THE CITES PLANT COMMITTEE held an open meeting in Geneva last month, offering musical instrument manufacturers the rare opportunity to comment on and criticize the highly disruptive rosewood regulations that were hastily implemented in January of this year. Approximately 25 instrument makers, including representatives from Martin and Taylor Guitars, and Madinter, a leading supplier of tonewoods, were present. Scott Paul, director of natural resource sustainability at Taylor Guitars, said the committee was surprised by the unusually large turnout and “gave us a very sympathetic hearing.”
The CITES regulations in question placed all 200-plus species of Dalbergia, commonly known as rosewood, on “Appendix II” status, requiring manufacturers to secure import and export licenses for all products containing rosewood. For guitar and wind instrument makers, the new rules effectively brought trade to a halt as countries around the world scrambled to develop the appropriate forms and procedures for complying with the new rules. As a result, in the first quarter of 2017, U.S. electric guitar imports plummeted by 25% and acoustic guitar imports were off 31%.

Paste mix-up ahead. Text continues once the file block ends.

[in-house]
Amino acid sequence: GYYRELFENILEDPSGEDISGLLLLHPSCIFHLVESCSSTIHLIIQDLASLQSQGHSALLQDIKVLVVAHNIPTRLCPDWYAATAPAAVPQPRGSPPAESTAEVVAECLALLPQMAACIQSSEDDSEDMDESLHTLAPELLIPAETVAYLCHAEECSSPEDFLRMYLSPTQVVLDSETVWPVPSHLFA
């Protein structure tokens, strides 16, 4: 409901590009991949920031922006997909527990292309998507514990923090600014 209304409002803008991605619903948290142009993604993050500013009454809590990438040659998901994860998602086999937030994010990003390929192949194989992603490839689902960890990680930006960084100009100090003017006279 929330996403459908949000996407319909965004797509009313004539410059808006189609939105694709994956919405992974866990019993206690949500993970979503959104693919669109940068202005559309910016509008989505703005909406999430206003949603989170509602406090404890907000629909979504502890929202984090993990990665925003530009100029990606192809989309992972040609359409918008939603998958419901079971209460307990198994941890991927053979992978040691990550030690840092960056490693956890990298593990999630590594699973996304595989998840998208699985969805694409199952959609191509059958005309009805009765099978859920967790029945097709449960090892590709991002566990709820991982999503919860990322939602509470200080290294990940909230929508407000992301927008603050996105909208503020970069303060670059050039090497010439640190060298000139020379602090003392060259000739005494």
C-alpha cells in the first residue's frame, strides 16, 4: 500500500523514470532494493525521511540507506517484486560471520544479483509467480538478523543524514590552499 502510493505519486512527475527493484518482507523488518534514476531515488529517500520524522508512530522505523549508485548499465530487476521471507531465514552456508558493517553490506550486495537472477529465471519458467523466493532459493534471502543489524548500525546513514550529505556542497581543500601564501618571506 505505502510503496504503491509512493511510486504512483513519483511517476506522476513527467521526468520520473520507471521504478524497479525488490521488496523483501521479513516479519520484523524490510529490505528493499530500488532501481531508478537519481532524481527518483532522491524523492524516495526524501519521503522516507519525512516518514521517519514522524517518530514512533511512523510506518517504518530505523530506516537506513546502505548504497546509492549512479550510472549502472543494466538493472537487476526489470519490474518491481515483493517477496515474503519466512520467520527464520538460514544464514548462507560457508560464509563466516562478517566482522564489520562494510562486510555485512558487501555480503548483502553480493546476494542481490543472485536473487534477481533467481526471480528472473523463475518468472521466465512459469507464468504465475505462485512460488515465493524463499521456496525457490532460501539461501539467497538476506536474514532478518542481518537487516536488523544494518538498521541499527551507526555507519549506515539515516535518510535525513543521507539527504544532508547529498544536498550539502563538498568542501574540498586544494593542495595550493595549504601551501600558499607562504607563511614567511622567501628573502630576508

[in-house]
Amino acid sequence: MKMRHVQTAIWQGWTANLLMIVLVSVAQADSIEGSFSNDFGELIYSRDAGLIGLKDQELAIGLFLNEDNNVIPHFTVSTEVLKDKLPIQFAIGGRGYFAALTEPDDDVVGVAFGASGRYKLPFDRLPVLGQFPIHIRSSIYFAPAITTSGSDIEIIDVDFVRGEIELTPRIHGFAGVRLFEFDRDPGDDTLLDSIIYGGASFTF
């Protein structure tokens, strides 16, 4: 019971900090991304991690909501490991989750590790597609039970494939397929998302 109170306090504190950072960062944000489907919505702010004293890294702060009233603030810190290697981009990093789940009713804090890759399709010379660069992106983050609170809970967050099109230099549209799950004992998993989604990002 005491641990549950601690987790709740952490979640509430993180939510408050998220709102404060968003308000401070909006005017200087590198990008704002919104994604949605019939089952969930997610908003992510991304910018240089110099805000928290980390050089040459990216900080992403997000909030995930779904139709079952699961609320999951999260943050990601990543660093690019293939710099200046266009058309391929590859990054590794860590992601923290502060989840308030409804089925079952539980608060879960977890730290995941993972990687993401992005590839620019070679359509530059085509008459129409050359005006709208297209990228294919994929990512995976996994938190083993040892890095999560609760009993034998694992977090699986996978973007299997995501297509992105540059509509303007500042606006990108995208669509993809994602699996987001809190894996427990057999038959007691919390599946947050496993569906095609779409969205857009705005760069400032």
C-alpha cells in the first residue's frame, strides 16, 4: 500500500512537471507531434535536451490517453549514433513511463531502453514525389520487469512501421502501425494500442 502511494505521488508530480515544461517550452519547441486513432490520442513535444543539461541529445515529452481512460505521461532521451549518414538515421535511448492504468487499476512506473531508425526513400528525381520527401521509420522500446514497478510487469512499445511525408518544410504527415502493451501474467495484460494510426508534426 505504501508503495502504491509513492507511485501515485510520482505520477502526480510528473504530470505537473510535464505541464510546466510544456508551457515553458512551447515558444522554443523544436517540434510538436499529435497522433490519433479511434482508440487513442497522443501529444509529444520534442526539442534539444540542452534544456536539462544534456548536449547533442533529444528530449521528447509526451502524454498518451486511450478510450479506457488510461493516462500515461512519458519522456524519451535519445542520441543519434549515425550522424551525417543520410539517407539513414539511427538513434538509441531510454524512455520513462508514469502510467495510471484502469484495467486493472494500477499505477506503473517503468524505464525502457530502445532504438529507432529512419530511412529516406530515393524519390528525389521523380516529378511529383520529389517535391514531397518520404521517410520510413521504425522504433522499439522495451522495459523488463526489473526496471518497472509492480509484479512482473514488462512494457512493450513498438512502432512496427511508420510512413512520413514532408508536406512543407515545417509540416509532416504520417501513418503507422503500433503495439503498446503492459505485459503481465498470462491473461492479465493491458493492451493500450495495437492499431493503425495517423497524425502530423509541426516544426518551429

The CITES Plant Committee cannot alter the text of the rosewood regulations. That can only be done by the CITES Committee of Parties (COP) which will next meet in 2019. What the Plant Committee can do is suggest alternative interpretations of the text. Given that even the Committee conceded that the rules were poorly written and full of ambiguous language, “alternative interpretations” hold the promise of easing some of the compliance burdens.
The good news emerging from the meeting was that the 500 scientists, environmental organization representatives, and interested observers in attendance seemed to agree that there were opportunities to scale back some of the burdensome reporting requirements on manufacturers that use rosewood, including guitar and wind instrument companies, without sacrificing the goal of preserving the world’s rosewood forests. The bad news was that the Plant Committee can only make recommendations; any actual changes to the CITES rules have to wait for the full COP meeting, set for some time in 2019 in Sri Lanka.
Environmental enforcement agencies around the world, like the U.S. Fish and Wildlife Service, are emerging as an unlikely ally in rewriting the rosewood rules. Several agency representatives at the meeting complained that generating export licenses for musical instruments was consuming a disproportionate amount of time, diverting personnel from far more pressing issues.
Reposted from MusicTradesMagazine